Philip Alston, United Nations Special Rapporteur on extreme poverty and human rights, will present his findings from his 12-day fact-finding tour on poverty in the US to the UN Human Rights Council in Geneva, Switzerland on June 21st. During his tour, Alston made stops in California, West Virginia, Alabama, and Puerto Rico. An early version of his findings was released in December and was covered in NPQ by both Jim Schaffer and Marty Levine, but his final report was only published a month ago.
While Alston’s report focuses on poverty, its findings, as Sarah Gray in Fortune points out, are far broader, covering not just income inequality and child poverty, but also voting rights, mass incarceration, health care, racism, and stereotypes surrounding poverty, just to name a few.
Some of the findings of the report include the following:
- “Successive administrations, including the current one, have determinedly rejected the idea that economic and social rights are full-fledged human rights.”
- “The cornerstone of American society is democracy, but it is being steadily undermined, and with it the human right to political participation protected in article 25 of the International Covenant on Civil and Political Rights.”
- “In the United States there is overt disenfranchisement of more than 6 million felons and ex-felons, which predominantly affects Black citizens since they are the ones whose conduct is often specifically targeted for criminalization.”
- “Covert disenfranchisement…includes the dramatic gerrymandering of electoral districts to privilege particular groups of voters, the imposition of artificial and unnecessary voter identification requirements, the blatant manipulation of polling station locations, the relocation of Departments of Motor Vehicles’ offices to make it more difficult for certain groups to obtain identification, and the general ramping up of obstacles to voting, especially for those without resources.”
- “Only about 64 per cent of the United States voting-age population was registered in 2016, compared with 91 per cent in Canada and the United Kingdom of Great Britain and Northern Ireland, 96 per cent in Sweden and nearly 99 per cent in Japan.”
- “Puerto Rico has a fiscal deficit and a political rights deficit, and the two are not easily disentangled.”
- “Some 49 million Americans live in federally designated ‘dental professional shortage areas’ and Medicare…does not cover routine dental care.”
- “The official point-in-time estimates of homelessness in 2017 show a nationwide figure of 553,742, including 76,501 in New York, 55,188 in Los Angeles and 6,858 in San Francisco.”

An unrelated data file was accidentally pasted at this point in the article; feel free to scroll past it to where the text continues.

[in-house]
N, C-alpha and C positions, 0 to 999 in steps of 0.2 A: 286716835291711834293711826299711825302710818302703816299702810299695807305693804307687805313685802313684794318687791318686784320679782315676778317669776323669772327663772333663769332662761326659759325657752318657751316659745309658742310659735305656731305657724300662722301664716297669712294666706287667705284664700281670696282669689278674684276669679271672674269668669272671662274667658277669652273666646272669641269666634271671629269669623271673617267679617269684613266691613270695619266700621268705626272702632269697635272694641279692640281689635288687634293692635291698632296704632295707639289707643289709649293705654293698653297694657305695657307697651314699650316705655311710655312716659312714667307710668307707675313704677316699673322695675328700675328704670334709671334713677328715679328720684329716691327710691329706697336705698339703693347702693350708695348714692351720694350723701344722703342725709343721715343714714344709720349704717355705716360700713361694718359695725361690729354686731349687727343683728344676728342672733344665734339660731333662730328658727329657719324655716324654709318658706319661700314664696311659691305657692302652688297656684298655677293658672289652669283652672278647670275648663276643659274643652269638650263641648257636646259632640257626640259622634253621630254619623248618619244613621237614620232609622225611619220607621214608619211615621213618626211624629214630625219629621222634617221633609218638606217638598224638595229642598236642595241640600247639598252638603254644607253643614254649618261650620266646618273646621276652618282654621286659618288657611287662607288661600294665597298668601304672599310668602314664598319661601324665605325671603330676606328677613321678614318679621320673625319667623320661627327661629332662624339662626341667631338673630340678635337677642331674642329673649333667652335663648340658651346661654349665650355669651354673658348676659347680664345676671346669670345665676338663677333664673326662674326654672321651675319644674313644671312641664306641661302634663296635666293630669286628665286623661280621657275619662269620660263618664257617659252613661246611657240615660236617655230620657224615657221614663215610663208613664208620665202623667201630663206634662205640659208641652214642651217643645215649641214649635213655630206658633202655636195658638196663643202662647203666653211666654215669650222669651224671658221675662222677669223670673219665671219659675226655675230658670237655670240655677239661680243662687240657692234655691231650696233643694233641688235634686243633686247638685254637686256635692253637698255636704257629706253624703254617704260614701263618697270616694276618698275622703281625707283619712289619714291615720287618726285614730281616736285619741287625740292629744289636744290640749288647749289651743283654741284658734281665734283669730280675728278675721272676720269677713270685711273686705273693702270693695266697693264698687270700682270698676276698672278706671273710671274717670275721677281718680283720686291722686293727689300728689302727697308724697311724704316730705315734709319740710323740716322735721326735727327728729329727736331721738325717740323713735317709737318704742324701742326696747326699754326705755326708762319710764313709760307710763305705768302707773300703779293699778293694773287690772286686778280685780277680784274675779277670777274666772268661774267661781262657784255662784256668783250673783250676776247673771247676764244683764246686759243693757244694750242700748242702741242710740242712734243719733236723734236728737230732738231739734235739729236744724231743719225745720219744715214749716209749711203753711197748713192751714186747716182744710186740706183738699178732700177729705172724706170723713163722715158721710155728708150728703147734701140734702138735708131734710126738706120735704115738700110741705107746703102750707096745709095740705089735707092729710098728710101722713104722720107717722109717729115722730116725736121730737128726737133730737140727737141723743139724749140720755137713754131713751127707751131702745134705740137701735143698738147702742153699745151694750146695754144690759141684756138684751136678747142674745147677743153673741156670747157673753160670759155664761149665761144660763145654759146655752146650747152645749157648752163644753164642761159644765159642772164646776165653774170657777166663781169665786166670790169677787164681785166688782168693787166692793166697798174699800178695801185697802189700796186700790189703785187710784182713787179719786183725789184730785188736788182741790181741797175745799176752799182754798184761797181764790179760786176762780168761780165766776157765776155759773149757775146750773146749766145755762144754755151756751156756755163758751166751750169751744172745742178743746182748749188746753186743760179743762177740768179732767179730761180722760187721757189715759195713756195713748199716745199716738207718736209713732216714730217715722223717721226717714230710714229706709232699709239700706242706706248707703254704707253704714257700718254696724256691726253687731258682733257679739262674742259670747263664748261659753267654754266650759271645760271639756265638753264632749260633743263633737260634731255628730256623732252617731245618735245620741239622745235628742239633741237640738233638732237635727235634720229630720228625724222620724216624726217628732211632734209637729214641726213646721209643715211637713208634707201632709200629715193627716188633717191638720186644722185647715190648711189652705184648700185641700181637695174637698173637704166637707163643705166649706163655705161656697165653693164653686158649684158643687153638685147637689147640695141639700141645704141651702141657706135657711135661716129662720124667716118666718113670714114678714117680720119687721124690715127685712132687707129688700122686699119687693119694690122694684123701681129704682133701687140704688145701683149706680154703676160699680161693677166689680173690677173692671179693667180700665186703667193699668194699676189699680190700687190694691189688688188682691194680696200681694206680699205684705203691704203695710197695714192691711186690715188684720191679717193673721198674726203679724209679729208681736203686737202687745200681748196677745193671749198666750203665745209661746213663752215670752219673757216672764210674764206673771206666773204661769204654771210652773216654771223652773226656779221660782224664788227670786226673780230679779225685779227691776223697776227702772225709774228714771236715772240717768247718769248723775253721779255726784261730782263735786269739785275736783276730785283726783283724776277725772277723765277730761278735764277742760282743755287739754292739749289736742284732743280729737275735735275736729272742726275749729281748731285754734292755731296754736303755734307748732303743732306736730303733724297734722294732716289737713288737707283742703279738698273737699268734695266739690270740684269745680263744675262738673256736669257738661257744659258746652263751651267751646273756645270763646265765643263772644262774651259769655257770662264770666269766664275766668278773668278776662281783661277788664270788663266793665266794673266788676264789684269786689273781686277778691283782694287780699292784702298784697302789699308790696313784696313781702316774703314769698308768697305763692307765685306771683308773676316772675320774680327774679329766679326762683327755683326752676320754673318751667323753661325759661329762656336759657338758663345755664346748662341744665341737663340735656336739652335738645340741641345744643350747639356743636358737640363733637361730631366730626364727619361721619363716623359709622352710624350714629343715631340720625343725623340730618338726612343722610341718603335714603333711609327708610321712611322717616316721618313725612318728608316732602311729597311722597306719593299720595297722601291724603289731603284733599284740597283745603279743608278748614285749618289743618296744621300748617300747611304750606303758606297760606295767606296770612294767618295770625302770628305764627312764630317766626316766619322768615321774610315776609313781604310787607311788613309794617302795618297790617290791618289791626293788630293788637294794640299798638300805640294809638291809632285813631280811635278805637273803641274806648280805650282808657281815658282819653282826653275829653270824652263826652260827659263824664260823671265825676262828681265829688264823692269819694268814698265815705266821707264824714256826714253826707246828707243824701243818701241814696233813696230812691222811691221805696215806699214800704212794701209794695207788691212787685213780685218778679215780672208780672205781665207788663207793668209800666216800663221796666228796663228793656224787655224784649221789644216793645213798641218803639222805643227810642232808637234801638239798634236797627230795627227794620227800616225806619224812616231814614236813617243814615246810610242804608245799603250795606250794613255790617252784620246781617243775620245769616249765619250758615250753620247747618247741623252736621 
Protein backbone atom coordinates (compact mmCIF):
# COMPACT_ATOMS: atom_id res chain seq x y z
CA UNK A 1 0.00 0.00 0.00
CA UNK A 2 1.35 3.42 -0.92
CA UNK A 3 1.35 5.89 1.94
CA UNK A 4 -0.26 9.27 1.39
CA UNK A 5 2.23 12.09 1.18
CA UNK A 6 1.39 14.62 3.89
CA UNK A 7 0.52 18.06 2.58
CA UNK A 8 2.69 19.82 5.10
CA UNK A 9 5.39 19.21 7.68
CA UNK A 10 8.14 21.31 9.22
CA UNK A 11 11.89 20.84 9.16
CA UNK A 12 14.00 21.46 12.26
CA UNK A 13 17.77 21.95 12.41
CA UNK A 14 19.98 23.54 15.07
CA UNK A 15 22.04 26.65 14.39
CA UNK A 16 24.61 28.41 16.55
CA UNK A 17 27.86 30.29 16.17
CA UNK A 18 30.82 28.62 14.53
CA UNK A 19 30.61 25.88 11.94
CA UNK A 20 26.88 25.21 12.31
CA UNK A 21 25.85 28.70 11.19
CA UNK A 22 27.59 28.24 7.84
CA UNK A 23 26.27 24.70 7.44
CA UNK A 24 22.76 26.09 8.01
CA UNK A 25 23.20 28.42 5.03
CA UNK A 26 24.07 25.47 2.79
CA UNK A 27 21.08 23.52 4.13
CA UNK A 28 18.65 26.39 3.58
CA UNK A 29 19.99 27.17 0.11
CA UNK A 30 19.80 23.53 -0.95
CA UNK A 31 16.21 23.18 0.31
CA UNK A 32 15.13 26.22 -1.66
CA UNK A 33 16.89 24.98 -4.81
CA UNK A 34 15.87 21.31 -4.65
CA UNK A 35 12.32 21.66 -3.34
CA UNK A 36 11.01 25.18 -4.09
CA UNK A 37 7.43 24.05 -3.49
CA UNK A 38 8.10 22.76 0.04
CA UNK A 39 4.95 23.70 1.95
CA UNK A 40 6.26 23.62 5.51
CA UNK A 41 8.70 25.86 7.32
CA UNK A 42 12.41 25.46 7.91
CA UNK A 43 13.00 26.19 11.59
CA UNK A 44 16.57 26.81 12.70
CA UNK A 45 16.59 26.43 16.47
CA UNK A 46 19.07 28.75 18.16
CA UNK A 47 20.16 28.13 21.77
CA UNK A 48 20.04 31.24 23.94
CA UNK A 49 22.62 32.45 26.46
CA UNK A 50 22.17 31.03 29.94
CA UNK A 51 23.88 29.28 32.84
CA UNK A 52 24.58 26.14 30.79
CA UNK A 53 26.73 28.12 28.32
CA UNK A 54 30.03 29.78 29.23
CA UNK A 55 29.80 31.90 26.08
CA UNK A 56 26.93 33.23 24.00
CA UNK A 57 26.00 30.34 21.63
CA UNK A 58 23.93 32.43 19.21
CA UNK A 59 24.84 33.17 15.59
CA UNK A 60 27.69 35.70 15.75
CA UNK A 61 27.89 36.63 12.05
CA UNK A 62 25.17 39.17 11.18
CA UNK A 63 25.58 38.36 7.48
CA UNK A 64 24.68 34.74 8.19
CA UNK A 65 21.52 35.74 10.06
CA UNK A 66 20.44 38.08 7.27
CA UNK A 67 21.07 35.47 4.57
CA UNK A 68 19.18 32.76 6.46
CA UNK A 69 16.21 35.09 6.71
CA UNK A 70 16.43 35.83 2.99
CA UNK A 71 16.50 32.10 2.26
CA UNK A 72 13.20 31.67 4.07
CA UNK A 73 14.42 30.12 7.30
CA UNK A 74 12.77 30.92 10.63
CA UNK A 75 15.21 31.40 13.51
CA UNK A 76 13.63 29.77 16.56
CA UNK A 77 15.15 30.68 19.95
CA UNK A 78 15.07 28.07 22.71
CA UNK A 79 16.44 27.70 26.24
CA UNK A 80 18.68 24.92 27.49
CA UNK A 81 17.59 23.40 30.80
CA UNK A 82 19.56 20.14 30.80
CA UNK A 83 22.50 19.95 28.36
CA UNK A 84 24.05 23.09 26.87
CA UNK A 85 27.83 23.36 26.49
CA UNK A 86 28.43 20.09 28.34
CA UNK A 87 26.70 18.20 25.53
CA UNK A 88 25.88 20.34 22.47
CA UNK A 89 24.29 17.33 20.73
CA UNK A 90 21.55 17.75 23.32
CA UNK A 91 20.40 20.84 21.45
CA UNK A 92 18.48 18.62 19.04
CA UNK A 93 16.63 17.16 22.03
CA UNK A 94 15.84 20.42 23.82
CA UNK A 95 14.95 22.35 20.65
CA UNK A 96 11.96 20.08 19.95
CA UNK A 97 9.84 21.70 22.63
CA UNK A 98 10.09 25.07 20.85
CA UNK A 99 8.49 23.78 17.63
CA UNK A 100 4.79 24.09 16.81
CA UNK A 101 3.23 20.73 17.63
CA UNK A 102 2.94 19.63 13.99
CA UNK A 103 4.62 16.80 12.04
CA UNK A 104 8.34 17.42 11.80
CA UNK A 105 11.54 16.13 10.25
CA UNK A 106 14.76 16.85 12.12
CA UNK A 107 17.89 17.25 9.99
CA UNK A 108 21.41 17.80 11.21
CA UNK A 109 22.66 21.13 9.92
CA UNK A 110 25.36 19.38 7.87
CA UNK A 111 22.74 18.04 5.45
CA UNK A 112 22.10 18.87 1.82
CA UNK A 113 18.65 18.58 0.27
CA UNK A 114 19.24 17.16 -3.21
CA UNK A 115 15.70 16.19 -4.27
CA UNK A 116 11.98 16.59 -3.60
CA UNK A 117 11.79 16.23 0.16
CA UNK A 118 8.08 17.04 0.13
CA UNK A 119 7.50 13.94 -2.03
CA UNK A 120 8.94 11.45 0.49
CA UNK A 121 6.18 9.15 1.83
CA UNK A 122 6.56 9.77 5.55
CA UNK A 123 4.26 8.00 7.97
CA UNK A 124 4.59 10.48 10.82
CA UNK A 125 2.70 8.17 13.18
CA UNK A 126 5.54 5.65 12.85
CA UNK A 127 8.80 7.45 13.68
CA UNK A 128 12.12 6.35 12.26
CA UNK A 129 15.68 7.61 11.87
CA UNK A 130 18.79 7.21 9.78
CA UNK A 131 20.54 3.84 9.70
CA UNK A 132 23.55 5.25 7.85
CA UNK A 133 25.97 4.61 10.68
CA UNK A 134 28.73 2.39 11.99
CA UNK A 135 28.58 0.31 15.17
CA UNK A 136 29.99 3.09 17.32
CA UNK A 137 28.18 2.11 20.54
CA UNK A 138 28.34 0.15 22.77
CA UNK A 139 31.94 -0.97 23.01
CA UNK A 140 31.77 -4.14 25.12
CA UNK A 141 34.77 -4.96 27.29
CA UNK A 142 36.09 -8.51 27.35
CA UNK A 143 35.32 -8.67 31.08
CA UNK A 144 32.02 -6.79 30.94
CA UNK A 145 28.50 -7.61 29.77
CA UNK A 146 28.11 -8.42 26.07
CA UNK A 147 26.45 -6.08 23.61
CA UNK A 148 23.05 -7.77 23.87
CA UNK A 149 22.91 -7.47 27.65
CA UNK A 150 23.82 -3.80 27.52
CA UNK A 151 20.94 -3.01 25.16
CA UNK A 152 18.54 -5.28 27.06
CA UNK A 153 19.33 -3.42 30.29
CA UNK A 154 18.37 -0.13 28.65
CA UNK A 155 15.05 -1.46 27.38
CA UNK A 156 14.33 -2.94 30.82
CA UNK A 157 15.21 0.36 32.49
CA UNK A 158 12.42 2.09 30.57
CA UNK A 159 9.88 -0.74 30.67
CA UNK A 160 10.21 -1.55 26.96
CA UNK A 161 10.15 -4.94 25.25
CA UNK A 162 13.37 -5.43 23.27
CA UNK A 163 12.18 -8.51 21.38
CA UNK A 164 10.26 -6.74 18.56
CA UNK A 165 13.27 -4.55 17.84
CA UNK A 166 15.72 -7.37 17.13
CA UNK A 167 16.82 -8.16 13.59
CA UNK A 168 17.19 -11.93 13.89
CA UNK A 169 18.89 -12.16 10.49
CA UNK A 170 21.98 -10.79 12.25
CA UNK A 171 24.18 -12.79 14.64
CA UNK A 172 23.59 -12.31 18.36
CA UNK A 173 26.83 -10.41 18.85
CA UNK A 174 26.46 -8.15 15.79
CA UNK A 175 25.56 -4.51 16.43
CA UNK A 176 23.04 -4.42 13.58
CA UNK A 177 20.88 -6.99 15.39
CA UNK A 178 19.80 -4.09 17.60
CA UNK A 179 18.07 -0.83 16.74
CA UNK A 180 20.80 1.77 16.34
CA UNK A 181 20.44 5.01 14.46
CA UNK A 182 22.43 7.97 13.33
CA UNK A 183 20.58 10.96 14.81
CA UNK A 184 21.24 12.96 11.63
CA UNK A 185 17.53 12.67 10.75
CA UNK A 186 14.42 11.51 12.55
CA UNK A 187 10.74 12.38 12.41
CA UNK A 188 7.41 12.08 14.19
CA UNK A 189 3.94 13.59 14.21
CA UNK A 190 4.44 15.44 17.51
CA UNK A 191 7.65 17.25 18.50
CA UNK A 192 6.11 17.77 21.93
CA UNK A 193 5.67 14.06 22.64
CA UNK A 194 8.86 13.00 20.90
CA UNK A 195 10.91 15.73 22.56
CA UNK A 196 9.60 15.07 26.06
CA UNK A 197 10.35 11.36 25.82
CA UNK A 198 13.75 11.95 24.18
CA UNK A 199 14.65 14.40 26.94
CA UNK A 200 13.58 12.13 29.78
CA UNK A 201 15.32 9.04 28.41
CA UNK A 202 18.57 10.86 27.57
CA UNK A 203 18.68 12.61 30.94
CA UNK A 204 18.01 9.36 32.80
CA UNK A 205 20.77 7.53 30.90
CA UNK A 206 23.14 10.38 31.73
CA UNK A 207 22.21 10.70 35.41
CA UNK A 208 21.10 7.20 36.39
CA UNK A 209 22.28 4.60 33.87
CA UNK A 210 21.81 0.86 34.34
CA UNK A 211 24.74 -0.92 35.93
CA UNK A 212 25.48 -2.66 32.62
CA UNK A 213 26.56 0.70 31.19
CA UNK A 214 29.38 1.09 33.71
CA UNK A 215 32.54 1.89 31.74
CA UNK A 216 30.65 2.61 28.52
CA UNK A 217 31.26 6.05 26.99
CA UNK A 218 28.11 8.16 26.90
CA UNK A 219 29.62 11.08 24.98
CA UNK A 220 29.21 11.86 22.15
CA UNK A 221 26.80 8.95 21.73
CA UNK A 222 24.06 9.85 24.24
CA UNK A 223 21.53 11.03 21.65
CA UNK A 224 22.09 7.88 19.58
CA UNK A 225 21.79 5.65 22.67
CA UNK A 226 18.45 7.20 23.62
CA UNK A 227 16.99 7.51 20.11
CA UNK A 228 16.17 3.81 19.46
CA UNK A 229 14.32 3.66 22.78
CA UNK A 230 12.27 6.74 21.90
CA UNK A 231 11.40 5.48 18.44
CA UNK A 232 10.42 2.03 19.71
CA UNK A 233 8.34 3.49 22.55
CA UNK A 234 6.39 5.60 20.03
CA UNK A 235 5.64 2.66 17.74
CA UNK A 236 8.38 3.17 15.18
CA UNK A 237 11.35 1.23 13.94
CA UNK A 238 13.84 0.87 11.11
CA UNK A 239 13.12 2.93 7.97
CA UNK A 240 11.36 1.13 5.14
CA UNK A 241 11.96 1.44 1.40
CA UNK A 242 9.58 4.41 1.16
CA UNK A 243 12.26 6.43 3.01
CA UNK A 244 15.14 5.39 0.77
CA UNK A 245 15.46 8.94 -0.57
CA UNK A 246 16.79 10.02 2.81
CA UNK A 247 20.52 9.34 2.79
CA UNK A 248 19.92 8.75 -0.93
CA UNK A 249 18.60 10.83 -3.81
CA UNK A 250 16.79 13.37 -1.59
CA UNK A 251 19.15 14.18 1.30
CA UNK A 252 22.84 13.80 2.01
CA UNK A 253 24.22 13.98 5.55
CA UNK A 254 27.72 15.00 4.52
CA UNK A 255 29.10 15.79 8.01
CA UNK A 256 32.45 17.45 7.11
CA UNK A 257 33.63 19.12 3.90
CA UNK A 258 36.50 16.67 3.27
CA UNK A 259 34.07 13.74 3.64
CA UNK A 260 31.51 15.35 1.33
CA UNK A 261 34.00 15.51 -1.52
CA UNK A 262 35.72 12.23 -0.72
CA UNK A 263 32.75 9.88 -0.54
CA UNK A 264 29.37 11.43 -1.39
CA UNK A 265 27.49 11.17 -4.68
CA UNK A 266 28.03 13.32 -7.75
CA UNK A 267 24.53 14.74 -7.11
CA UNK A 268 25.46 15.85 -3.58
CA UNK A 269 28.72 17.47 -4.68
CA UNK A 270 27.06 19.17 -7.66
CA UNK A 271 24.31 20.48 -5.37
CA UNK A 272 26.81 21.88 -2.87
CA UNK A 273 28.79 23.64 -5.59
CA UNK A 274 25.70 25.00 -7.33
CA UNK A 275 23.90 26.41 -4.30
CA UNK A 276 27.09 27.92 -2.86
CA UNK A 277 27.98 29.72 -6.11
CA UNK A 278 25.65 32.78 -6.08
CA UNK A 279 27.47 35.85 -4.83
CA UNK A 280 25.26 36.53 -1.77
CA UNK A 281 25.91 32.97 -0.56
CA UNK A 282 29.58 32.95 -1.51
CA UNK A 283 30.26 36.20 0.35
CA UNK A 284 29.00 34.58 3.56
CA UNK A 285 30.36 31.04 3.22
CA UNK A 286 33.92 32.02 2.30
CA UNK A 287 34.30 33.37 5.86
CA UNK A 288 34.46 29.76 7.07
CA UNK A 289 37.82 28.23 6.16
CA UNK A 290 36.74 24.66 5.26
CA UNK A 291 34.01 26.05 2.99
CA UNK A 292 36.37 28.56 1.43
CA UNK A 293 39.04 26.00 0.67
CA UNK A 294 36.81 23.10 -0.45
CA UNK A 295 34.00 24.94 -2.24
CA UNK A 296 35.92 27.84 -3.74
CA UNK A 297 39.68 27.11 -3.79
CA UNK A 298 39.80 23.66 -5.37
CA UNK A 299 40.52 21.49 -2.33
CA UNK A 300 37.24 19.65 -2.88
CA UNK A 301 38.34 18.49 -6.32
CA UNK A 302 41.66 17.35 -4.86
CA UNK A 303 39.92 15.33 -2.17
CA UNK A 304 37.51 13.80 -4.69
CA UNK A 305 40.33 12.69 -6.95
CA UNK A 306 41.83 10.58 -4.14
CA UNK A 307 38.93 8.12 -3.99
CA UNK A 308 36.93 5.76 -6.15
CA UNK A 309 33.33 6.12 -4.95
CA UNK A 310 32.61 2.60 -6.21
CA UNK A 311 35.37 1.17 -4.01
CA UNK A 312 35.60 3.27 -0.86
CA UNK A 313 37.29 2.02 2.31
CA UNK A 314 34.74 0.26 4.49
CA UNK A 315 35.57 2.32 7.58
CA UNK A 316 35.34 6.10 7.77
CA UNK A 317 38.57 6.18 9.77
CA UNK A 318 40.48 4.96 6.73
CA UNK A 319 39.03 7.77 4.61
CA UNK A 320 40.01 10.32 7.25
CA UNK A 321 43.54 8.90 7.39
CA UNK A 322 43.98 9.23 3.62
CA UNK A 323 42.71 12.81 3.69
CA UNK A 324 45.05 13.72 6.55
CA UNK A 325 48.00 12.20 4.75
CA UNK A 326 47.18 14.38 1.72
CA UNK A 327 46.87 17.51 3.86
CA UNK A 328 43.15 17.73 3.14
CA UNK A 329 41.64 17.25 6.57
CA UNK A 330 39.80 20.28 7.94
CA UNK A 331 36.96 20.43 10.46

- “Some 11 million people are admitted to local jails annually, and on any given day more than 730,000 people are being held, of whom almost two-thirds are awaiting trial, and thus presumed to be innocent.”
- “Poor communities suffer especially from the effects of exposure to coal ash, which is the toxic remains of coal burned in power plants. It contains chemicals that cause cancer, developmental disorders and reproductive problems, and is reportedly dumped in about 1,400 sites around the United States—70 percent of which are situated in low-income communities.”
In an interview with Jenny Jarvie for the Los Angeles Times, Alston gave an overview of his travels:
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I started off in California, where the emphasis was on homelessness. I then flew over to Alabama, where the focus was on racial differences and the failure to provide even basic services, like sanitation, in areas that were very close to large cities…
I then went to Puerto Rico, which would definitely be the poorest state in the union if it were a state. The situation was very grim, even before Hurricane Maria, but obviously exacerbated greatly after it. I’m told I’m not supposed to use the term, but certainly, the conditions were very much Third World. I met people who were living without any real access to the basic services that we’ve come to expect. Government is just not an actor. There’s no provision of social protections at all…
I went to West Virginia, one of the states that did not take the Medicaid expansion, where they have relatively low rates of health insurance, and I saw the extent to which very few government services are provided for people generally—not just health, but access to the internet and so on.
In his report, Alston offers five policy recommendations. These are: 1) decriminalize being poor, 2) acknowledge the plight of the middle class, 3) acknowledge the damaging consequences of extreme inequality, 4) recognize a right to health care, and 5) get real about taxes (by which Alston means to encourage greater progressivity in the tax code).
Alston is under no illusion that his recommendations will be implemented quickly. “The United States is a proud nation. I don’t think that it will particularly appreciate being given such a poor report card before the international community. But I would very much like it if the US, when I present the report on June 21st to the Human Rights Council, would come out and try to defend its policies. I think that would be a very helpful step in getting serious debate going.”—Steve Dubb